Becoming A Good Amateur Mechanic Means Embracing Your Stupid Mistakes

While wrenching on my $800 Jeep Grand Wagoneer this past weekend, I made a major gaffe that could have cost me hundreds of dollars. But it was just one of many blunders I’ve made over the years, and it’s the sort of thing I’ve come to embrace. And if you want to get into wrenching, then you should embrace your own idiocy, too.

I’ve noticed that one thing keeping many of my friends from the wonderful kingdom of wrenchtopia is fear of screwing something up. While, if you’re smart about it, it’s pretty hard to do irreversible damage to your car, making mistakes will happen. And sometimes those mistakes will be totally bone-headed ones.


Take the brilliant decision I made yesterday while working on my Jeep Grand Wagoneer’s Motorcraft 2150 carburetor. My friend Brandon and I were tearing the carb apart to prepare it for a beautiful carb cleaner-soaked evening, when we got to the throttle shaft.

“Hmm, on my Willys carburetor, you can just unbolt the throttle plates, and the shaft slides right out,” Brandon told me. That seemed logical to me, so I began undoing the four machine screws holding the throttle plates to the shaft. I broke three of them.

A quick google search later revealed that Ford’s Motorcraft division had “peened” those bolts on their back sides to prevent them from falling into the motor. In other words, I wasn’t really supposed to remove them. Admittedly, that google search should probably have occurred before I tried undoing the bolts.


Breaking these particular bolts was especially problematic since the throttle plates have to sit precisely in the right location on the shaft to seal the throat properly. So drilling the broken screws out, and re-tapping would have been risky.

Really, the only good way to salvage the shaft was to somehow get those broken machine screws out. And if that didn’t work, I’d have to pick up a new shaft, and try to figure out how to attach my linkage; or, worst case, I could have to pick up a new carburetor. (The good thing is that these Ford carbs are fairly common, though it’d be a bit harder to find one at a junkyard with the right linkages for my AMC 360).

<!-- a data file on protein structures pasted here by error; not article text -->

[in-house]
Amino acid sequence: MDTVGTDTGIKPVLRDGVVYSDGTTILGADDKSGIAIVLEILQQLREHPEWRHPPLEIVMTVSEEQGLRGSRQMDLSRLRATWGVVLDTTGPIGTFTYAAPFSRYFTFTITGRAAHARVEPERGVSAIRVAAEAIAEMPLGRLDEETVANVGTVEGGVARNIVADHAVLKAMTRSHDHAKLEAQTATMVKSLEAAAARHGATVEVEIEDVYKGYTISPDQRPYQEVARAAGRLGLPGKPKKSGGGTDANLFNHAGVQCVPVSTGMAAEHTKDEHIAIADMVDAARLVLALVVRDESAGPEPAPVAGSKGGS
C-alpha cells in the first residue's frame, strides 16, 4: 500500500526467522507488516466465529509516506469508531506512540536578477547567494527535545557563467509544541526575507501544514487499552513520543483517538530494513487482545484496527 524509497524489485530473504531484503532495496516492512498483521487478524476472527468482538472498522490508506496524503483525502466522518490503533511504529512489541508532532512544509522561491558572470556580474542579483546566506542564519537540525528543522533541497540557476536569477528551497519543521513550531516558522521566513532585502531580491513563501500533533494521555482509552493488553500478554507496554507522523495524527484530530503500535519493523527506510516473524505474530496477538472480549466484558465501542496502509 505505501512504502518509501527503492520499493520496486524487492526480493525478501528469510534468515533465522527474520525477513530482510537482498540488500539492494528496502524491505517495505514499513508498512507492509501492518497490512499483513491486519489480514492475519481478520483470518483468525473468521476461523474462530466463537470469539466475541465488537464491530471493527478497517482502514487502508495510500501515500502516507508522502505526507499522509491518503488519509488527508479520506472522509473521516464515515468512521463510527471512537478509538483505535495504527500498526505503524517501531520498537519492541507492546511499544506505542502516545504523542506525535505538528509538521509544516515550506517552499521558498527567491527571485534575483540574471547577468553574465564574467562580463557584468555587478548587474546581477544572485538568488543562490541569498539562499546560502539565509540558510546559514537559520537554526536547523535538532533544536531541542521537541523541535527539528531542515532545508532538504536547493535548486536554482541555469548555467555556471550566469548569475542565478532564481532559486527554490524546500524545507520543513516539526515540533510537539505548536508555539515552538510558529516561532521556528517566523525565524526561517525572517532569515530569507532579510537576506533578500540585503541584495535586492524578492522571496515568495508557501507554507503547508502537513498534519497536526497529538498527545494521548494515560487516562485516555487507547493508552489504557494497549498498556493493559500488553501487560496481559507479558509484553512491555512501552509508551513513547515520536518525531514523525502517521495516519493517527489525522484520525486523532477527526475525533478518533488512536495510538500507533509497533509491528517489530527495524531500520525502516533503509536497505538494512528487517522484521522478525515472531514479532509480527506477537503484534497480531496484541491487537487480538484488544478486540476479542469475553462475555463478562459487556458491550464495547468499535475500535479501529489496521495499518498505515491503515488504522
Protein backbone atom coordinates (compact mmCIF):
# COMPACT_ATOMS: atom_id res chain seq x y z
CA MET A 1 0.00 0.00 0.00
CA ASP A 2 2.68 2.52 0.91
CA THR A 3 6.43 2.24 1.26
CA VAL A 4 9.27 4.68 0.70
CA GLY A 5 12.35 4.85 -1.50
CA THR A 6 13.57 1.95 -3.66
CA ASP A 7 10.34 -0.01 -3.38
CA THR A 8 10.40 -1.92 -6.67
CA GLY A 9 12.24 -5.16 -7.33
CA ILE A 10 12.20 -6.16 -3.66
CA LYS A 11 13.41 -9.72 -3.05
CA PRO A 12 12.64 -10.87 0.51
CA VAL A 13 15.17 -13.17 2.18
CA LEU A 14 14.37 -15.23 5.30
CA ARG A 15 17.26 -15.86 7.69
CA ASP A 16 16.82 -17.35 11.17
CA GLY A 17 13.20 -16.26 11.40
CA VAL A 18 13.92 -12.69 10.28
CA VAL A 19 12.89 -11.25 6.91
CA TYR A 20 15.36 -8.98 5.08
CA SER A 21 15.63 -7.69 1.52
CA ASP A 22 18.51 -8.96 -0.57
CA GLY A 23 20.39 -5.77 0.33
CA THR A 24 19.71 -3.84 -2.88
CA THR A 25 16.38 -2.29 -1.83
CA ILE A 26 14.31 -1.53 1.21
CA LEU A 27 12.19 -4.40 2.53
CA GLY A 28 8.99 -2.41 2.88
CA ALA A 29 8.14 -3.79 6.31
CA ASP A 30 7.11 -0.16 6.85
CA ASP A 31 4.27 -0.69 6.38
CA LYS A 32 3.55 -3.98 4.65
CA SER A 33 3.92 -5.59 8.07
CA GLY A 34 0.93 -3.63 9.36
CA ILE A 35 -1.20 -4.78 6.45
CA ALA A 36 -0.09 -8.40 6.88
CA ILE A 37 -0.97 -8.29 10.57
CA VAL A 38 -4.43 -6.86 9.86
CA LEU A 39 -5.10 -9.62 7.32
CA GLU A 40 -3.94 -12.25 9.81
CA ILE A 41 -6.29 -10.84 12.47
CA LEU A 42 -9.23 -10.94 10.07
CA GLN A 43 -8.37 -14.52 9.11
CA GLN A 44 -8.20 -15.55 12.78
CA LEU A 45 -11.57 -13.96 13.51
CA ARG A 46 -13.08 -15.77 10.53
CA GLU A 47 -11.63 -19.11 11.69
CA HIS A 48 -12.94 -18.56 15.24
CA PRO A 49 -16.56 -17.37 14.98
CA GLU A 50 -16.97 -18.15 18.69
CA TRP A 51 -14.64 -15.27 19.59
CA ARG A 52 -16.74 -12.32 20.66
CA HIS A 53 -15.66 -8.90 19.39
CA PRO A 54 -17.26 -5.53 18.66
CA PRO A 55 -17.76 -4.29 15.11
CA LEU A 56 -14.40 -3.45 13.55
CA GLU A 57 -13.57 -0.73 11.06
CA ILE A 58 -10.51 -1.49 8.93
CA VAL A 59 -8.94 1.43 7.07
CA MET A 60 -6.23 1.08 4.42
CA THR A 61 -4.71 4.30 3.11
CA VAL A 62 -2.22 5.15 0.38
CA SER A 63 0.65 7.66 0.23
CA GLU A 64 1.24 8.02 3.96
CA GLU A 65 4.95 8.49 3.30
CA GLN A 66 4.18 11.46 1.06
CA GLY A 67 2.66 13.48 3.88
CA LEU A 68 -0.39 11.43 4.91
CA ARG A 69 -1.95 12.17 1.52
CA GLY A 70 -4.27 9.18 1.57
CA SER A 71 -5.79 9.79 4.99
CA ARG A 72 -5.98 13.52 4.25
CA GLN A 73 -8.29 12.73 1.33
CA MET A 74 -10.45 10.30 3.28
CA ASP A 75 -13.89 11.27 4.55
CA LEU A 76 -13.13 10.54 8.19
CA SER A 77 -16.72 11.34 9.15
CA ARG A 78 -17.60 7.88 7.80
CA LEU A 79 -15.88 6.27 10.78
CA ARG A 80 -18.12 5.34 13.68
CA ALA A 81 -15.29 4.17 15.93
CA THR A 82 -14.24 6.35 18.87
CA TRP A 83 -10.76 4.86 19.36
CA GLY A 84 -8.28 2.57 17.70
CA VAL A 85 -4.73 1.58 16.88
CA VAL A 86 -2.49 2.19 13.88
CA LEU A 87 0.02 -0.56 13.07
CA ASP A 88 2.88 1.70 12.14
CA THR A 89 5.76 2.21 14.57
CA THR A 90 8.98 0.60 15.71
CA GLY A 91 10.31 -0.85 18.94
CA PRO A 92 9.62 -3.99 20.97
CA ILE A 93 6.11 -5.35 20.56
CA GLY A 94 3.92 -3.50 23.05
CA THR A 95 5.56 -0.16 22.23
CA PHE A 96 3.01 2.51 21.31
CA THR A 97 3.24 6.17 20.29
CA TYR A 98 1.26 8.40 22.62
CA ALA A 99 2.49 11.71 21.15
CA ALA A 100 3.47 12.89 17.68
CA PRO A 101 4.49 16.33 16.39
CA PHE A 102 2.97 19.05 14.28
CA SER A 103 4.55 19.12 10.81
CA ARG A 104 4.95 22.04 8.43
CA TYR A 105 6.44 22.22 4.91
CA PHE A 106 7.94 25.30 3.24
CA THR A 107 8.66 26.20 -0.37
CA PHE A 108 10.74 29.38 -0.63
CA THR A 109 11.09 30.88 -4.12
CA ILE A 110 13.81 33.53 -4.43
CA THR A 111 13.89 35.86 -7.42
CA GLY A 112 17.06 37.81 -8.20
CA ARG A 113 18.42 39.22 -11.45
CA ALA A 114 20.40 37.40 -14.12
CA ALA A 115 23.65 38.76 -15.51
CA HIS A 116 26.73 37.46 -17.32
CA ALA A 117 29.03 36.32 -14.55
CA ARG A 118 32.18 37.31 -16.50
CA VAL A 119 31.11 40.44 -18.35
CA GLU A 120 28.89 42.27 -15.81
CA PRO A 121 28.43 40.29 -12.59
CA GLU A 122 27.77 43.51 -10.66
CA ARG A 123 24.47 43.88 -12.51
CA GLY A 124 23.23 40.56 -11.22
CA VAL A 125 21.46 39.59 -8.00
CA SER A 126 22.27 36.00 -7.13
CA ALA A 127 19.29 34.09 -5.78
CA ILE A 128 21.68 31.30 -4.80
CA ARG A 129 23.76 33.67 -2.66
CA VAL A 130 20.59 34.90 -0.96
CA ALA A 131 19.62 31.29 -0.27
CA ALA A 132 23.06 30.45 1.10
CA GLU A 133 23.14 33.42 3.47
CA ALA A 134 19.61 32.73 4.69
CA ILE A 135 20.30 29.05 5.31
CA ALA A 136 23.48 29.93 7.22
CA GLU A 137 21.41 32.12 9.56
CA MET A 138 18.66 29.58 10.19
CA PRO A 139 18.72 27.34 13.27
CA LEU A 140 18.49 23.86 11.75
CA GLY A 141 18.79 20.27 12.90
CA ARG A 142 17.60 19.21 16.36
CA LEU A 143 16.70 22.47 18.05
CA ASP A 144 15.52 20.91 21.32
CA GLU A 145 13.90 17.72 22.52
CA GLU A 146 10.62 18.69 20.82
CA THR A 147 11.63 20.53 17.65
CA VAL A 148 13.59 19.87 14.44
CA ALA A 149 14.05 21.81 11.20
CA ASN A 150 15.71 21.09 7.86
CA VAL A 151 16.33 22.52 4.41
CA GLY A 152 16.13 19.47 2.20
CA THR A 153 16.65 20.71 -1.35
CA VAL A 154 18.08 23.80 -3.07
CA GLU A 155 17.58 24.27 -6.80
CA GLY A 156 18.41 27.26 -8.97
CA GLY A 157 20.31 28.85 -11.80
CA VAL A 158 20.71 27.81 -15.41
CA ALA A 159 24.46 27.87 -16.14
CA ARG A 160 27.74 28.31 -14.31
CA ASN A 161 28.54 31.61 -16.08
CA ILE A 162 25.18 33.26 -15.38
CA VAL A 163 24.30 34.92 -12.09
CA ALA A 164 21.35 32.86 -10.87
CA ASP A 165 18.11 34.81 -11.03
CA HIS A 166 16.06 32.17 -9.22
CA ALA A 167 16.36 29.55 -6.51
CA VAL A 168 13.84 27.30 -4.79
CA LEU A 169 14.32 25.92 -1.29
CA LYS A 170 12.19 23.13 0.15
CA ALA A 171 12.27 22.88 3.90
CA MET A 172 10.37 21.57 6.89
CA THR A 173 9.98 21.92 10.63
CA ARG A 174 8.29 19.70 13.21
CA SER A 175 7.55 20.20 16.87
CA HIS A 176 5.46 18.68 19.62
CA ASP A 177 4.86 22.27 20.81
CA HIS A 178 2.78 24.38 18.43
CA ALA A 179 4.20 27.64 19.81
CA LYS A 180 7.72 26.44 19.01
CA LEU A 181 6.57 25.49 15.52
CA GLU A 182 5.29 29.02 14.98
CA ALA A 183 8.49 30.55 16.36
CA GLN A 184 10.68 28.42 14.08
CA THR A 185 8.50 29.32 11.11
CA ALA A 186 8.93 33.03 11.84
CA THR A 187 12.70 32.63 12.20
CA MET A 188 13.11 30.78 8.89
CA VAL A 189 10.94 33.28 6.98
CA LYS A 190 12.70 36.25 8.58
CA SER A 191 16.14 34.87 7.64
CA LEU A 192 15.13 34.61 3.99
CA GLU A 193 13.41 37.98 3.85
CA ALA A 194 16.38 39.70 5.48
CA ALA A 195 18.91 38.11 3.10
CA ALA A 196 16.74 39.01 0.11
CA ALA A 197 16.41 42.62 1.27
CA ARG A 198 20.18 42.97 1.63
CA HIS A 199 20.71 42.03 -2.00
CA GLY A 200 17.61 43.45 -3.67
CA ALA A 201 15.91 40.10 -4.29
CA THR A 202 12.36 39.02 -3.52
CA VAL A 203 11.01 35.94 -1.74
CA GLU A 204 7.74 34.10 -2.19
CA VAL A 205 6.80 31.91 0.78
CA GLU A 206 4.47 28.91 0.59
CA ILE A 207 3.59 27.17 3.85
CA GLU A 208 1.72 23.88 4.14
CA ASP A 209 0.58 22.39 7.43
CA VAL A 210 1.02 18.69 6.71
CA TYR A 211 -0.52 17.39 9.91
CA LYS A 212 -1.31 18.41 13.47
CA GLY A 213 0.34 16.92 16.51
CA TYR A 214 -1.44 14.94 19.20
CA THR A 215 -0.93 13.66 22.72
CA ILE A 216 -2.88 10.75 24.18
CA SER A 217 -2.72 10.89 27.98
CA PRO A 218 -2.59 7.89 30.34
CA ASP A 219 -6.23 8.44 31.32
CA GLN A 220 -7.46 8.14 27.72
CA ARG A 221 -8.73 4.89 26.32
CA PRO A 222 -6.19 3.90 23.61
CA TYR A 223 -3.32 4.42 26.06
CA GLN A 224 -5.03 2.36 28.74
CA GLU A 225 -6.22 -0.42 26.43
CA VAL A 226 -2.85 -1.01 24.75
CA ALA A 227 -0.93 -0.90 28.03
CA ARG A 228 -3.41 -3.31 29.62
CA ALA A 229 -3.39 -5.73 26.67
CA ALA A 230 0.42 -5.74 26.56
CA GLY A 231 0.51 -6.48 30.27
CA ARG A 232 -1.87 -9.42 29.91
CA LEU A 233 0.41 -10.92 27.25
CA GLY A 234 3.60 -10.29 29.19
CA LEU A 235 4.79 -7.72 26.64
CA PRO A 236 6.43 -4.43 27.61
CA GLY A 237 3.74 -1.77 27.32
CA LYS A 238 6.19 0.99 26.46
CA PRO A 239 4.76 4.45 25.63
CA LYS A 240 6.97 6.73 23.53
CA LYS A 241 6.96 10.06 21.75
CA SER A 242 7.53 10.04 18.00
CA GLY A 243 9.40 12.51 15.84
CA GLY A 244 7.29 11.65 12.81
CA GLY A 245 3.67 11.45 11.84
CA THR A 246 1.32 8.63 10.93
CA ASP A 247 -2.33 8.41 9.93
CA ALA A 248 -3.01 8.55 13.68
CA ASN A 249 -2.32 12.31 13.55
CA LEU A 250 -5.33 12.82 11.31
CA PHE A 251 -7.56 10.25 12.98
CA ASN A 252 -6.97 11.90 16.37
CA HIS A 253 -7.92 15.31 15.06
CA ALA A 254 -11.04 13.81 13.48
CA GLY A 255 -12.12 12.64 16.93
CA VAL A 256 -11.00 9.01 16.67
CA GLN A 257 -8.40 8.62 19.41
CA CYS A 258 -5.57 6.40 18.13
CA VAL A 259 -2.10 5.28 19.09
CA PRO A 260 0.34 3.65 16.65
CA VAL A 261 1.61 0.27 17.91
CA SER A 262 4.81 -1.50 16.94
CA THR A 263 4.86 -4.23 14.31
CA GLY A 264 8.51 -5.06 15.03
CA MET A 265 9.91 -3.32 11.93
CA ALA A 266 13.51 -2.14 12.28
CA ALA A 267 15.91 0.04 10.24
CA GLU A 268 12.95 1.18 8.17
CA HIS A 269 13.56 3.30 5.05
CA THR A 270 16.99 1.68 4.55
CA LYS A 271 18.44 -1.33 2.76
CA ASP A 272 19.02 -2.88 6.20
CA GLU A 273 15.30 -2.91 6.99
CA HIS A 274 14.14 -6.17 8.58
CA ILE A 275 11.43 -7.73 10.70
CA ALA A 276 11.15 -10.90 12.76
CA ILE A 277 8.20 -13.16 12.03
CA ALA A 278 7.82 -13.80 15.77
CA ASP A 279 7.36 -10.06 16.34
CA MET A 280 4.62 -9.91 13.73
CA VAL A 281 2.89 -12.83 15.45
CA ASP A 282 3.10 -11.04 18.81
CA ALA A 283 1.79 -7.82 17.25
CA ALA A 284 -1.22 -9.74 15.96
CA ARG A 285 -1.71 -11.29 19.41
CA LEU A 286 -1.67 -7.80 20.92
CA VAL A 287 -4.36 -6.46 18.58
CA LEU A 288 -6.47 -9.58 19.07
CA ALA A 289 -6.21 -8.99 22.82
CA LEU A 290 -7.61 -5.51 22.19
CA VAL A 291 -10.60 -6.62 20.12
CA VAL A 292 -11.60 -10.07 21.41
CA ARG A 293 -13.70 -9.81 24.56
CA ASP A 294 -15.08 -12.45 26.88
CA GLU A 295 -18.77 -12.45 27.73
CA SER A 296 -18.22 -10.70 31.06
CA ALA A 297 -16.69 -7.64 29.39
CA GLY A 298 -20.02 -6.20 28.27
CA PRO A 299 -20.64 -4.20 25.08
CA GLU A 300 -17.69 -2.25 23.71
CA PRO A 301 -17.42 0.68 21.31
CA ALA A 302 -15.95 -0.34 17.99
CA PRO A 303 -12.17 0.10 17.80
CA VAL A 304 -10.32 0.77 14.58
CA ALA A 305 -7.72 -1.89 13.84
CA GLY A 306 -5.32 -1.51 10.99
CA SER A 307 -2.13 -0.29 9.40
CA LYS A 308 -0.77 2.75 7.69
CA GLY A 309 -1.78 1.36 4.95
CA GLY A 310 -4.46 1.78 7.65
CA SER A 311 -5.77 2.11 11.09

I got really lucky this time, because, after filing down the broken screws and sliding the shaft out, I somehow—even without a punch small enough to center my bit—was able to remove all three broken bolts by drilling into them and “walking” the fractured pieces out.


I didn’t do a perfect job, though. On one hole, I managed to ruin about 90 degrees of threaded surface. Have a look:


On the plus side, the remaining 270 degrees seems sufficient for this application, especially once I use threadlock, and the other two bolt holes turned out pretty much perfect.


This is just one of dozens of bone-headed mistakes I’ve made over my years of self-taught wrenching. You’ll recall that I recently caught my Jeep’s engine on fire (that was mostly my friend’s fault, but still), I locked up my 4.0-liter engine by putting the wrong bearing cap on, I broke pretty much every bolt on my Willys CJ-2A, I forgot to attach the serpentine belt properly on my Jeep Cherokee (it shredded on the highway), and I forgot to hook up my alternator after replacing it (the battery subsequently ran out on the highway).

One of my favorite blunders wasn’t my own, but my friend Clay’s. One day, as he was bolting the differential cover back onto his Ford F-150 after draining the fluid, he managed to break a bolt. Yes, he broke a bolt while tightening it! My friend Clay learned from that day on never to use a breaker bar to tighten a bolt, because it doesn’t take much force to break something when you’re yanking on a two-foot pipe.


And that’s my whole point; stupid mistakes are inevitable. Embrace them, and learn from them. My friend Clay learned how to tap new threads into a differential housing, I learned how to drill out tiny bolts with a left-hand drill bit, and who knows what else I stand to learn as a result of my own stupidity.


But hopefully I won’t have to deal with any such drama anytime soon, because all I want is for this carburetor to breathe new life into Project Redwood’s AMC 360 V8. That way, I can drive the beast into my garage before Michigan turns into a wintry hellscape on Wednesday.

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About the author

David Tracy

Writer, Jalopnik. 1979 Jeep Cherokee Golden Eagle, 1985 Jeep J10, 1948 Willys CJ-2A, 1995 Jeep Cherokee, 1992 Jeep Cherokee auto, 1991 Jeep Cherokee 5spd, 1976 Jeep DJ-5D, totaled 2003 Kia Rio